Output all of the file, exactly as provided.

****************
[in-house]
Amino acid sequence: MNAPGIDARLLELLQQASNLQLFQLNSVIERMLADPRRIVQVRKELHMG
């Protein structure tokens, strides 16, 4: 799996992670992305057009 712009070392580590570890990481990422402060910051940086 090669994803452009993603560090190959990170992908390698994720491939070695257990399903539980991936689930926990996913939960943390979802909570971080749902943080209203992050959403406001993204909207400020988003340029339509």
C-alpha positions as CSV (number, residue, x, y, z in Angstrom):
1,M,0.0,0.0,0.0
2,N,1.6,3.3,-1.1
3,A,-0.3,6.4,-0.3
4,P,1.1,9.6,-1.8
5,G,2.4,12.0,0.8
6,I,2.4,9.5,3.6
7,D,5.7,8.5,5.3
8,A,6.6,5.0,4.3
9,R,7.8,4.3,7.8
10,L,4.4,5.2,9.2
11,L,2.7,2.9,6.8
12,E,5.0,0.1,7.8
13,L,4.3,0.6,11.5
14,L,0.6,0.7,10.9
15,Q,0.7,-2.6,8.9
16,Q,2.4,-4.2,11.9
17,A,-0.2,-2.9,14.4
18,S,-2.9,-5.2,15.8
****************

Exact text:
[in-house]
Amino acid sequence: MNAPGIDARLLELLQQASNLQLFQLNSVIERMLADPRRIVQVRKELHMG
């Protein structure tokens, strides 16, 4: 799996992670992305057009 712009070392580590570890990481990422402060910051940086 090669994803452009993603560090190959990170992908390698994720491939070695257990399903539980991936689930926990996913939960943390979802909570971080749902943080209203992050959403406001993204909207400020988003340029339509």
C-alpha positions as CSV (number, residue, x, y, z in Angstrom):
1,M,0.0,0.0,0.0
2,N,1.6,3.3,-1.1
3,A,-0.3,6.4,-0.3
4,P,1.1,9.6,-1.8
5,G,2.4,12.0,0.8
6,I,2.4,9.5,3.6
7,D,5.7,8.5,5.3
8,A,6.6,5.0,4.3
9,R,7.8,4.3,7.8
10,L,4.4,5.2,9.2
11,L,2.7,2.9,6.8
12,E,5.0,0.1,7.8
13,L,4.3,0.6,11.5
14,L,0.6,0.7,10.9
15,Q,0.7,-2.6,8.9
16,Q,2.4,-4.2,11.9
17,A,-0.2,-2.9,14.4
18,S,-2.9,-5.2,15.8